ABS should also not come into contact with acidic gases like chlorine and sulfur dioxide, which accelerate degradation. With chemical exposures, the lifespan of printed ABS depends entirely on the exact substance and conditions.
Maximizing the Lifespan of ABS Prints
Here are some tips to extend the usable lifespan of your ABS 3D printed parts:
Store in Cool, Dry Conditions
Keep ABS prints away from heat, humidity, and direct sunlight whenever possible. A climate-controlled indoor space is ideal. Avoid moisture which can be absorbed into the plastic.
Use Proper Printing Settings
Print parts with 100% infill whenever practical for maximum strength. Optimize extrusion settings to eliminate weak gaps and improve layer adhesion. ABS can also be annealed after printing for enhanced longevity.
Minimize Mechanical Stresses
Reinforce high-wear areas with additional geometry or infill. Avoid designs that concentrate stresses in one spot. Use the part within intended load limits to prevent early cracking or excessive flexing.
Apply Protective Coatings
Paint, sealants, or UV inhibitors can be applied to prevent weathering and chemical damage. Renew protective coatings whenever they show signs of wear.
Repair Damage Promptly
Check prints periodically for any cracks or degradation. Repair problems early before they can spread. Damaged sections can often be glued, bonded, or re-printed for a permanent fix.
Replace Expendable Parts
For printed objects that experience repetitive wear, design components to be easily replaceable. Swap out degraded components to restore full functionality and extend overall product lifespan.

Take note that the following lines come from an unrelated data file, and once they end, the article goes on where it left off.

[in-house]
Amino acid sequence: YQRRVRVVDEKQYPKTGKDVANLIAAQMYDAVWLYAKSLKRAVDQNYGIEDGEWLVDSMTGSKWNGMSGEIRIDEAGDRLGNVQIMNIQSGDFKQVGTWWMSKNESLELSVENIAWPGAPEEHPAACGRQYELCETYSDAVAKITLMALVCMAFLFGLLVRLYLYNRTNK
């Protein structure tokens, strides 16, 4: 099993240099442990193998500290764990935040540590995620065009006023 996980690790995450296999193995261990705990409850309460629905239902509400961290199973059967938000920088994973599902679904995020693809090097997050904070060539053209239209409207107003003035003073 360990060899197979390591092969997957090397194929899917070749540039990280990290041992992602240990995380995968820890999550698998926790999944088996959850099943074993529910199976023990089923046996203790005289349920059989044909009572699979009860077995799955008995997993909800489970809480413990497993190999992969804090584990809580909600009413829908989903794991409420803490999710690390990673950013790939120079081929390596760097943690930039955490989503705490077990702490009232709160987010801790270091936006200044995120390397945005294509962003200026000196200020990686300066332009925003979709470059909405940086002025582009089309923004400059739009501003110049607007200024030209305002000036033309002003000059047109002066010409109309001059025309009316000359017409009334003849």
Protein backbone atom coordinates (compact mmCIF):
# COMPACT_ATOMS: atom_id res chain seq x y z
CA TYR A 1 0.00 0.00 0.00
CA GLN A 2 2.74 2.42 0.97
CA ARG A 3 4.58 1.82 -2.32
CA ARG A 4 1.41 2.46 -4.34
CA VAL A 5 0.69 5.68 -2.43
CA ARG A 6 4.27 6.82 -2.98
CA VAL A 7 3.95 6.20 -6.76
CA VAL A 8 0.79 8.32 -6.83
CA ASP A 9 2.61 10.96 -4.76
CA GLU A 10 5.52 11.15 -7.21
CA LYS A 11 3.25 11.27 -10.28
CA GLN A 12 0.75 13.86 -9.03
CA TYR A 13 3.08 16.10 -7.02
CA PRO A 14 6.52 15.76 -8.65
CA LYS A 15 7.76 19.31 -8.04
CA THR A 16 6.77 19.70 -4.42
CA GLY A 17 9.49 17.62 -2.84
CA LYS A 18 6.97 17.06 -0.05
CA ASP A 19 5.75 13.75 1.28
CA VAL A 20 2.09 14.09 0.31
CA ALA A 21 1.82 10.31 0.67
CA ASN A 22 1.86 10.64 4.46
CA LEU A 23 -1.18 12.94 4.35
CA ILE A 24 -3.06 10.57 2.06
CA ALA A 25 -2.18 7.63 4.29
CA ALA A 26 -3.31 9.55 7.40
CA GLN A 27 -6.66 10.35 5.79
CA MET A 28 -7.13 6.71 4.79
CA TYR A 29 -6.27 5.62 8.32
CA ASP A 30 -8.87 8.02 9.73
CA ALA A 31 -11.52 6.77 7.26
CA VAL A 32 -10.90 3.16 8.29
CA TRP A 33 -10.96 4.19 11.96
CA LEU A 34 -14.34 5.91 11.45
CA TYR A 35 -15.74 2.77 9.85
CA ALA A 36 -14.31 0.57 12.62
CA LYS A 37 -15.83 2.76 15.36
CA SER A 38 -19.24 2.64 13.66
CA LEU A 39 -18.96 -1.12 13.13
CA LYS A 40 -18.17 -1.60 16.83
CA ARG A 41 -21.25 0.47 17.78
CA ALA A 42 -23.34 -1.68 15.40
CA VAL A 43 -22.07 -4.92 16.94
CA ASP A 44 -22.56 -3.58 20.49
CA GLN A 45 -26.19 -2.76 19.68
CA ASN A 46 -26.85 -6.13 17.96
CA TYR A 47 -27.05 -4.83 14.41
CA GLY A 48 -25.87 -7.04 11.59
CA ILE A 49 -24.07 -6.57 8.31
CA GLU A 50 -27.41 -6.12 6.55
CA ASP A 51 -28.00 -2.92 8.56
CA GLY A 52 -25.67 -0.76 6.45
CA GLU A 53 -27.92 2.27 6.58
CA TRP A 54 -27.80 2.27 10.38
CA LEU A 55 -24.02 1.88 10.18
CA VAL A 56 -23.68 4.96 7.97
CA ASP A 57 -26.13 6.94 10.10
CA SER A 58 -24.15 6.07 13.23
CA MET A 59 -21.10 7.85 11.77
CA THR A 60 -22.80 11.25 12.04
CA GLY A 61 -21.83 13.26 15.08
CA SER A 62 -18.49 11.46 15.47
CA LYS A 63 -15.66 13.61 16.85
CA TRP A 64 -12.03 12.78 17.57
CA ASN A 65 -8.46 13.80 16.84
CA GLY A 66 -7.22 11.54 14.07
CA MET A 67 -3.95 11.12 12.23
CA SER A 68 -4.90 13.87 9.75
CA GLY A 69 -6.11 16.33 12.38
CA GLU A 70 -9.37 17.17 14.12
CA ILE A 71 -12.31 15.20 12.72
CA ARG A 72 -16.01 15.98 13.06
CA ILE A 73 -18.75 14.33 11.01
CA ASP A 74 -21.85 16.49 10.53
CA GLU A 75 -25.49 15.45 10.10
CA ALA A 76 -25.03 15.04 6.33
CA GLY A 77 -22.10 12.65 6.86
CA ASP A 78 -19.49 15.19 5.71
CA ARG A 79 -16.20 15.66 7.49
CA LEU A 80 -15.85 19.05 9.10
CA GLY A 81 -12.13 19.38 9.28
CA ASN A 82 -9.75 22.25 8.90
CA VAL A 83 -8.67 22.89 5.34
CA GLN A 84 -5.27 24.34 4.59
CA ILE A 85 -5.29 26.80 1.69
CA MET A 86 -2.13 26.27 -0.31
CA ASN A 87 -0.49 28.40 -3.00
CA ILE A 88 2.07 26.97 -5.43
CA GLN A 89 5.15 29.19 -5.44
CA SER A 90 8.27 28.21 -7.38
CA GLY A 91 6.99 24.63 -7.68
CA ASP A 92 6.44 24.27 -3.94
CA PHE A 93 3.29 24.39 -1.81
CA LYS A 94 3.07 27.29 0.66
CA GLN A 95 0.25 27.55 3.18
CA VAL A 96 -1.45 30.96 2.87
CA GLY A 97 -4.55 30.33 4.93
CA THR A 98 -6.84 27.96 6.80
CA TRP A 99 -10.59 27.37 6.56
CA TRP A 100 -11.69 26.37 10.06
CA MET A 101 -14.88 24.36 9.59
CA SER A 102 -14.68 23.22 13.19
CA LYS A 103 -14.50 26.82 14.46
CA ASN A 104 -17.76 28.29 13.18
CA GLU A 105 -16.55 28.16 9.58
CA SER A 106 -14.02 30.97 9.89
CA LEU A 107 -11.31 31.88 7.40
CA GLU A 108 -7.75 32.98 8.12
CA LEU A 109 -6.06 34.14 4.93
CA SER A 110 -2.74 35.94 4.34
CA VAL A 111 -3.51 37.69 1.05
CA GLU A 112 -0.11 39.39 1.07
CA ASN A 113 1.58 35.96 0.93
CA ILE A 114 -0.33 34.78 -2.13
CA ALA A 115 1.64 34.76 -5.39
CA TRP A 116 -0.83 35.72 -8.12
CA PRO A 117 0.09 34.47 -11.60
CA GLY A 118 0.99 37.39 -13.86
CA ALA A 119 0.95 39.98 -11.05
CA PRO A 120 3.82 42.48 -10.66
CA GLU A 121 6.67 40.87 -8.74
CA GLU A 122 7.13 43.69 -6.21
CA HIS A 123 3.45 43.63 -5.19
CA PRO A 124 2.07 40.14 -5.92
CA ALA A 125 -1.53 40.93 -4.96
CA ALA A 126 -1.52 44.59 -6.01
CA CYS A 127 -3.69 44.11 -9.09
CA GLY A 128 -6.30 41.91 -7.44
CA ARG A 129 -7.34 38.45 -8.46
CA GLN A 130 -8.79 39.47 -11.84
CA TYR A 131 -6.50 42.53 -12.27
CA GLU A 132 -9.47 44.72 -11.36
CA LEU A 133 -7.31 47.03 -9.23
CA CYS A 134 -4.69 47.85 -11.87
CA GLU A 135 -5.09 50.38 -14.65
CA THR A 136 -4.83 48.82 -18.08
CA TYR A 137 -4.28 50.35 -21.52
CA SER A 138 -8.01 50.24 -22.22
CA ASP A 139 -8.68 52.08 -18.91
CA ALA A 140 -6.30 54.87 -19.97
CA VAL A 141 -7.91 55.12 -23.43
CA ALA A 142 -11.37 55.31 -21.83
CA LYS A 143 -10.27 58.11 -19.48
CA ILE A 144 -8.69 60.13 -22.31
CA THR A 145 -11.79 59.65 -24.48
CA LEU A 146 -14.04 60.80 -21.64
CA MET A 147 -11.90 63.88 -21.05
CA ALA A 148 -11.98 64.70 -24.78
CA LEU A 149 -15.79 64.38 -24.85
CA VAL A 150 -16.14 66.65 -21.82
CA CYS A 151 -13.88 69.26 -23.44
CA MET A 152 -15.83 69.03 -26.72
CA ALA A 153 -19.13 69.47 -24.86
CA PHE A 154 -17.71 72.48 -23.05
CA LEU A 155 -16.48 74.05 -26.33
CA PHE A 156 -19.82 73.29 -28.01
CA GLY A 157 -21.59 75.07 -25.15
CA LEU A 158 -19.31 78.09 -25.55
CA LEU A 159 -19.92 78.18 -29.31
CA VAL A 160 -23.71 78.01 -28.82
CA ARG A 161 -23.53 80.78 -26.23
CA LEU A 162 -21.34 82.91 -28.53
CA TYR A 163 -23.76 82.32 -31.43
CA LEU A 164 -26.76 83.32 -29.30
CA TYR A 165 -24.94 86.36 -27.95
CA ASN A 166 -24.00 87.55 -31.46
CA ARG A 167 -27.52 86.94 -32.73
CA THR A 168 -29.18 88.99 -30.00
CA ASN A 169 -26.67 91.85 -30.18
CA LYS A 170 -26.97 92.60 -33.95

Effects of Degradation on ABS Properties
As ABS plastic degrades from environmental factors, parts progressively lose their original characteristics and performance. Common effects include:
– Color fading, yellowing, or darkening from UV exposure
– Loss of gloss, developing a chalky faded appearance
– Surface cracking, crazing, and flaking
– Reduced impact strength and ductility
– Increased brittleness and reduced tensile strength
– Warping, shrinking, or deforming from moisture absorption
– Loss of original dimensions and ability to assemble parts
– Increased surface roughness, from pitting and erosion
– Eventual crumbling from severe cracking
These changes will worsen steadily with ongoing use and exposure. Heavily degraded ABS can resemble wood in its appearance and brittle mechanical properties.
How Degradation Can Be Detected
It’s important to notice early signs of wear on printed ABS parts before catastrophic failure occurs. Some indicators to watch for:
Changes in Appearance and Color
Fading, yellowing, and increased opacity all indicate surface deterioration. This is usually first noticeable on areas exposed to sunlight or chemical contact. The rate of fading provides hints about the degradation rate.
As ABS ages, micro-fractures develop internally from stresses. Parts may begin to make cracking or popping noises during use as these fractures propagate. This signals a loss of ductility.
Reduced Impact Resistance
A degraded part will start to crack or shatter more easily when dropped. Brittleness from UV or moisture exposure reduces toughness. If an ABS print can no longer handle normal impacts, it may be near the end of its service life.
Since degradation causes shrinkage and warping, old ABS prints will be harder to assemble with other components. Parts may not fit together as tightly due to dimensional changes.
Increased Flaking and Surface Pitting